15. I love the statue of Maroni. I’m disappointed that our NZ Temple does not have one. Why do some Temples not have one?

    1. In the early days of the church, an Angel Moroni was rare, and uncommon. Of the first 10 temples, only 2 (Salt Lake and Los Angeles,) had Moroni Statues. Of the first 20, only 5 had statues. (Hamilton New Zealand was temple #11.) The 21st Temple, Atlanta, started the practice of putting the statue on most temples. Some of the original temples now have statues. I don’t know if they will ever put one on Hamilton or not. There may be local ordinances that do not allow it. I do not know.

    2. I think it had to do with city government building codes and what they would allow height wise… Kind of silly to me…

      1. It may have done. They also take culture and custom into account when designing a temple. For example, current plans for the Paris temple have no angel Moroni Statue.

  16. What you didn’t know the Santa Monica temple was put on backwards and a non member called and told the church that the angel was put on wrong. This happen in the 1950s when it was dedicated hubby used to work there.

    1. I have heard that story told before, but the actual story is somewhat different.

      The Santa Monica Temple, Known as the Los Angeles California Temple, had it’s angel Moroni turned to face east at the request of David O. McKay, President of the church at the time. http://en.wikipedia.org/wiki/Los_Angeles_California_Temple also http://www.ldschurchtemples.com/losangeles/ and additionally https://www.lds.org/new-era/2009/11/looking-up-to-moroni?lang=eng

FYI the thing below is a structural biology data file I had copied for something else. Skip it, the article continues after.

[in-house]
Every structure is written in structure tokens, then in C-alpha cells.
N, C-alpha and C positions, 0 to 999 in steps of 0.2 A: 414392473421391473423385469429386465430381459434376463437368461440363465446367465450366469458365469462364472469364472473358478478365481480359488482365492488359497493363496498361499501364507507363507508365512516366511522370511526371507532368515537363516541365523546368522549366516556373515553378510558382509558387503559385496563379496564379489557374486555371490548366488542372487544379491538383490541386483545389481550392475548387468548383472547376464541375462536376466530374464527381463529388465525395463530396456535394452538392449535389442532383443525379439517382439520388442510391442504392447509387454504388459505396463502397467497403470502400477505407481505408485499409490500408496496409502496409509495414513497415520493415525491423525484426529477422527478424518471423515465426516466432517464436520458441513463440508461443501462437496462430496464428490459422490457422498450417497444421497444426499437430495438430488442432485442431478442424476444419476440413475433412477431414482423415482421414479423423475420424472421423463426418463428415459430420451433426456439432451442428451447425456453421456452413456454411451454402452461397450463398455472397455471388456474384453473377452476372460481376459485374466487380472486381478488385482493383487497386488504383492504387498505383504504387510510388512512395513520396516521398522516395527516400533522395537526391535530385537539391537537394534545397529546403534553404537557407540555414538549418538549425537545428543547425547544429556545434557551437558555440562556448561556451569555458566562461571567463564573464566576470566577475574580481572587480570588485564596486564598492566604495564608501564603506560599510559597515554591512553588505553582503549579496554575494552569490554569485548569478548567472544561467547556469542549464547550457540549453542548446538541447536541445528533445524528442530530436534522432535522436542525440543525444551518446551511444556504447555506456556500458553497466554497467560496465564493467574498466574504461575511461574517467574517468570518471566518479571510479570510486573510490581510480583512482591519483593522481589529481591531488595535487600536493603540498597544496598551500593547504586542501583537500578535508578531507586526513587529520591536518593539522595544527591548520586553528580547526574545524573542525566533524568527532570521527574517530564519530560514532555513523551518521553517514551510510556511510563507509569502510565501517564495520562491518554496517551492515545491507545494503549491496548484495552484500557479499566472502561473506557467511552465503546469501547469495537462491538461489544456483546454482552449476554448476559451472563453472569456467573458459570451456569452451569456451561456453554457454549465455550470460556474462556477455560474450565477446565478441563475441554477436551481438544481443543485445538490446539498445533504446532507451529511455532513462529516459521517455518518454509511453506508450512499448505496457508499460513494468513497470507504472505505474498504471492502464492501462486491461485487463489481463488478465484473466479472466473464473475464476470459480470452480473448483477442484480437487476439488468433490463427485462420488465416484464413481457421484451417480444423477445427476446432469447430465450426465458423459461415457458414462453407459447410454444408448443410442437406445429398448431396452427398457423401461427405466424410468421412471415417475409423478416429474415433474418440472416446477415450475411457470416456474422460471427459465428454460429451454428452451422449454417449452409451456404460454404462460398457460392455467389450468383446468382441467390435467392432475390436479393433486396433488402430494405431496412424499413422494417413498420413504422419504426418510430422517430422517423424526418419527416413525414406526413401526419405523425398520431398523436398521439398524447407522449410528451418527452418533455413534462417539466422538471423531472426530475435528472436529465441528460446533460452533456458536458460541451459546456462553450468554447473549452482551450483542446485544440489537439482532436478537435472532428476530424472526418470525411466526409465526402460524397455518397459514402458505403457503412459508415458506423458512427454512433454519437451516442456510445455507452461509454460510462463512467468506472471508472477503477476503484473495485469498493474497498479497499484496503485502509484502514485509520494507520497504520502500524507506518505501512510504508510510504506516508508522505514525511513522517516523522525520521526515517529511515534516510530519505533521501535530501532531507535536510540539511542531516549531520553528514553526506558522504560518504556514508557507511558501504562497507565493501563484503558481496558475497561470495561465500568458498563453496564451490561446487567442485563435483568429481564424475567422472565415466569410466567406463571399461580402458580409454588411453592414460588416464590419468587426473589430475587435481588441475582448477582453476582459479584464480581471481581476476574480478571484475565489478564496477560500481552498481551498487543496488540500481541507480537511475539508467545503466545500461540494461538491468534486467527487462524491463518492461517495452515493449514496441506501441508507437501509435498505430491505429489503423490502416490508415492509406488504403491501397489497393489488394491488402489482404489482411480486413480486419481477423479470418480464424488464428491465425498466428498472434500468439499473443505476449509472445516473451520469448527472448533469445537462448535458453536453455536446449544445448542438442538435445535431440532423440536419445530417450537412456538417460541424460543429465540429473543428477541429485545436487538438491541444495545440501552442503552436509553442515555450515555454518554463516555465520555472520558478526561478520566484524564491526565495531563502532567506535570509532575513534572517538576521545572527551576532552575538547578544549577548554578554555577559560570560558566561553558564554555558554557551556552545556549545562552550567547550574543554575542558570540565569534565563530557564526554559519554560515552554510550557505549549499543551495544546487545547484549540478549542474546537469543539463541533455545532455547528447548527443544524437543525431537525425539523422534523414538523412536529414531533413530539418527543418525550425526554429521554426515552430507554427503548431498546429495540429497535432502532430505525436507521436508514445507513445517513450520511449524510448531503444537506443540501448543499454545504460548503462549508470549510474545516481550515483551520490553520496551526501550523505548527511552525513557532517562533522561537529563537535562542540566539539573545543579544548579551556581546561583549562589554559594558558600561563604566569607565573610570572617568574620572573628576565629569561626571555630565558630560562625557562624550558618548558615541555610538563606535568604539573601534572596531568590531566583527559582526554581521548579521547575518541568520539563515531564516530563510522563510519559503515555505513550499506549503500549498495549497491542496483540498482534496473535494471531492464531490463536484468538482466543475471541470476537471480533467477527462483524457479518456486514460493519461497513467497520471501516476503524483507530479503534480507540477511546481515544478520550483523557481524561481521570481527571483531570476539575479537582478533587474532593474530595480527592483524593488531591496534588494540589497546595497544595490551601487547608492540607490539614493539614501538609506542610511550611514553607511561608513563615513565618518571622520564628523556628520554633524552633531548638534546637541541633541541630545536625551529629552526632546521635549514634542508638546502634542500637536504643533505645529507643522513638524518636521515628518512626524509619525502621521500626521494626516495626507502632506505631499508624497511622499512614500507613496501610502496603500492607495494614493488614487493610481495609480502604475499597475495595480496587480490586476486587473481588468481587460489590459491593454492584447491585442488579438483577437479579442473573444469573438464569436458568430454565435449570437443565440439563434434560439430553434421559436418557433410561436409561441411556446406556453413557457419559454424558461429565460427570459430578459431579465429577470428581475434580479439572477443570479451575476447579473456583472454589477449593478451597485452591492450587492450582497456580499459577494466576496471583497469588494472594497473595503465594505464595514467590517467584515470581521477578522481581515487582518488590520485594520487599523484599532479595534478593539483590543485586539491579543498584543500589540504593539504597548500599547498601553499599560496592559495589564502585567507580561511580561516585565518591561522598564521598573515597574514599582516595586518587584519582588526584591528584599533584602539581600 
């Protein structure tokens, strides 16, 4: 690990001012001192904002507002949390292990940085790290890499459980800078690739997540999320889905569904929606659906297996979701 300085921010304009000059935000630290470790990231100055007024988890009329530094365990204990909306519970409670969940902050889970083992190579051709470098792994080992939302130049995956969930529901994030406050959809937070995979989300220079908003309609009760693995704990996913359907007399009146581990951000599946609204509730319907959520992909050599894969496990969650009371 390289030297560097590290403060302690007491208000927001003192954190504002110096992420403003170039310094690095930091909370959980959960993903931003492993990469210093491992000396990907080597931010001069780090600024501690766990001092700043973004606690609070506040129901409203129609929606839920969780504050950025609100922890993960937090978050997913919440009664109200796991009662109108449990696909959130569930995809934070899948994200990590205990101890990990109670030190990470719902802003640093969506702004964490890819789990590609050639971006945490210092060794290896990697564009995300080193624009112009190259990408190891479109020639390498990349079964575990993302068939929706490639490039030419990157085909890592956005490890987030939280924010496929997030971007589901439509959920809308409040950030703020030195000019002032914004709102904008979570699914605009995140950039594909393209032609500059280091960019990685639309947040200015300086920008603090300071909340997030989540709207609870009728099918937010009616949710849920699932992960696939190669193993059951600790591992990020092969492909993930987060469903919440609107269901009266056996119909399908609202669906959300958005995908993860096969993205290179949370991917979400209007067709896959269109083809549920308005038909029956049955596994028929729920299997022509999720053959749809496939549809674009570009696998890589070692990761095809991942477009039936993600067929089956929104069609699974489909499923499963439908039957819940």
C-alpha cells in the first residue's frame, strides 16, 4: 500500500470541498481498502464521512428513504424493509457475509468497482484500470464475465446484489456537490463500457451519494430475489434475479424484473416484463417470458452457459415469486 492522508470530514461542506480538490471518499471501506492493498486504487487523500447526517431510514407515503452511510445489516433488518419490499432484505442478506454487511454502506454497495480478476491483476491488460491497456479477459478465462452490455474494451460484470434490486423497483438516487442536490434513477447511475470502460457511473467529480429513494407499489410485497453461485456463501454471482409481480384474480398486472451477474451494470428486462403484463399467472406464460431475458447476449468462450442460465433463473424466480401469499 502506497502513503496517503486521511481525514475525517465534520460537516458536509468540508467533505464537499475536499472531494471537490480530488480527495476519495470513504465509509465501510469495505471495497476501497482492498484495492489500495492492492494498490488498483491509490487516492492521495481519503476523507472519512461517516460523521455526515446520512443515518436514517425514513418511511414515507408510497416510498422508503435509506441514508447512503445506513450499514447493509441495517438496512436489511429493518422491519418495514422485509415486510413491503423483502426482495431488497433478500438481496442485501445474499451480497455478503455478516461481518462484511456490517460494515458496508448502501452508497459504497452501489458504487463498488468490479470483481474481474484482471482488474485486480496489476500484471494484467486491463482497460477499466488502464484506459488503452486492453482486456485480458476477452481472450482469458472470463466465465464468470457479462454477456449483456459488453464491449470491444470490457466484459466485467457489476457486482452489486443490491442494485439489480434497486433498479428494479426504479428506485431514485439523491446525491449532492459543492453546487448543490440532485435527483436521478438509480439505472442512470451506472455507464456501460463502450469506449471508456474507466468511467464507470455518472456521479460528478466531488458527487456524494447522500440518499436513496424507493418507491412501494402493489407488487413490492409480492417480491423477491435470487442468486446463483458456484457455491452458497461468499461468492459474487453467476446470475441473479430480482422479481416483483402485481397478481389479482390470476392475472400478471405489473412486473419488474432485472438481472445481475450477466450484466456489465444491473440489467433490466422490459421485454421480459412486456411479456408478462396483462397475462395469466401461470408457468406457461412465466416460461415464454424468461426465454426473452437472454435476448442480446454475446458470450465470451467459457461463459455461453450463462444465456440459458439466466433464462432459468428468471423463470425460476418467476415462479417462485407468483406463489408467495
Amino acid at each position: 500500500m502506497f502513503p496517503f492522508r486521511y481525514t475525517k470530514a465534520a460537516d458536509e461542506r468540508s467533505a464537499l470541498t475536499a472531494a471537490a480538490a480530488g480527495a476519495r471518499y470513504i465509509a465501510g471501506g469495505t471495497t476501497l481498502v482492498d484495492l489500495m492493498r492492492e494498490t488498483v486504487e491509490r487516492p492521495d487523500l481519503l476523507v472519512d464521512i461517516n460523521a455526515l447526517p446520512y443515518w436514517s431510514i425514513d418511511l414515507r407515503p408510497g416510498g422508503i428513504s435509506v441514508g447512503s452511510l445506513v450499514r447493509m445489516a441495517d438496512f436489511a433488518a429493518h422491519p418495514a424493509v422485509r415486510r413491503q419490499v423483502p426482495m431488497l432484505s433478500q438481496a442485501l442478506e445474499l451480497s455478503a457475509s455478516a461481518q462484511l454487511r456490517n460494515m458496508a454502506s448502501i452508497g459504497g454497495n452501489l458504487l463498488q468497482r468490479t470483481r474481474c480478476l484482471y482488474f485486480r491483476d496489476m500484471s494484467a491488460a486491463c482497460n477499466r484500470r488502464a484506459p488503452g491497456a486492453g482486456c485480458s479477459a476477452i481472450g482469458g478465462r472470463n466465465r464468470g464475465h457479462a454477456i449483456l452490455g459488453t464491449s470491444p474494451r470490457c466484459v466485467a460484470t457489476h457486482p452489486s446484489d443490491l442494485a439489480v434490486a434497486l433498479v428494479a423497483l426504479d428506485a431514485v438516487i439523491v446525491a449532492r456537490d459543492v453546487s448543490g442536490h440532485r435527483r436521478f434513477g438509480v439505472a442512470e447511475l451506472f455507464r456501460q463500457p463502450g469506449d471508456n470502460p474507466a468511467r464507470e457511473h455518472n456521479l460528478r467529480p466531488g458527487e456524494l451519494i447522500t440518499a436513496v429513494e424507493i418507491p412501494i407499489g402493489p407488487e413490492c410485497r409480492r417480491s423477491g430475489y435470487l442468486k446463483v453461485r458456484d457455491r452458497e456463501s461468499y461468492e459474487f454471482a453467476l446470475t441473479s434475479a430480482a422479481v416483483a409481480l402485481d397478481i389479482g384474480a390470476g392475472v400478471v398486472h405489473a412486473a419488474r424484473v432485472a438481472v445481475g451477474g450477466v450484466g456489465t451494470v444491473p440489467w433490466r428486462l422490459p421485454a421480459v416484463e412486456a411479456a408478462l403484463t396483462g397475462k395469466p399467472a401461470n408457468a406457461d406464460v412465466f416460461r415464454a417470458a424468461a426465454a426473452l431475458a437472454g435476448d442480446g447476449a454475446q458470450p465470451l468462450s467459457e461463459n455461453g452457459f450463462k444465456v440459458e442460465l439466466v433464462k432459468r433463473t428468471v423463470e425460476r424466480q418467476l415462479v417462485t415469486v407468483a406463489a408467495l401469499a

In his book More Faith Than Fear: The Los Angeles Stake Story Author Chad M. Orton relates a story of a neighbor of the temple construction that is oft repeated with varied details. According to Orton:

      The story was told of a neighbor who lived east of the temple and who was asked if she had visited the temple grounds. She replied, “No, I’m waiting until the angel turns around and faces me.” She later said, “Imagine my surprise when I woke up one morning and discovered that the angel was looking right down my street.”

      Some versions of the story indicate the neighbor joined the church due to the coincidence, but I have not found any proof to back up that particular claim.

  17. Wouldn’t that depend on your position on earth? It doesn’t seem possible that from every point on the globe it could be from the East.

    1. Eric, I assume you are referring to Christ coming again? That does seem a little confusing, but remember the scriptures in question were written to the Jews in Jerusalem. I assume that him returning from the east refers to his initial re appearance at Jerusalem. (Also, remember the sun rises in the east every morning for everyone!)

    2. It would seem confusing about Christ coming from the East, but do consider how the Lord has always been symbolic. Look at the whole EARTH. Everything about it is symbolic. It’s not ironic that the sun rises in the east….for EVERYONE. Whether he literally comes from the East side of the skies to the Jews really doesn’t matter. What does matter is the symbolism behind the rising of the sun/”son” and the light and glory he will bring to the whole earth giving warmth and life.

      1. Preston, this is a fantastic summary! I love your reasoning. It is important to remember thought that many things in the gospel hove both symbolic and literal meaning. There could be some literal meaning to the east thing.

        However, your comparison of Christ to the sun evokes a very strong image for me, and gives me great joy to think about!

    1. When Christ comes to earth the second time, he will come from the east, we are told in the Bible (Mathew 24:27 being one example.) The Angel Moroni Statue has a trumpet, symbolic of a proclamation of the gospel to all the world (Revelations 14:6) When the Angel Moroni is placed facing east, as in many of the temples, it serves as a kind of double symbolism. The Angel, proclaiming the gospel with the trumpet, but facing east to herald the return of Jesus Christ.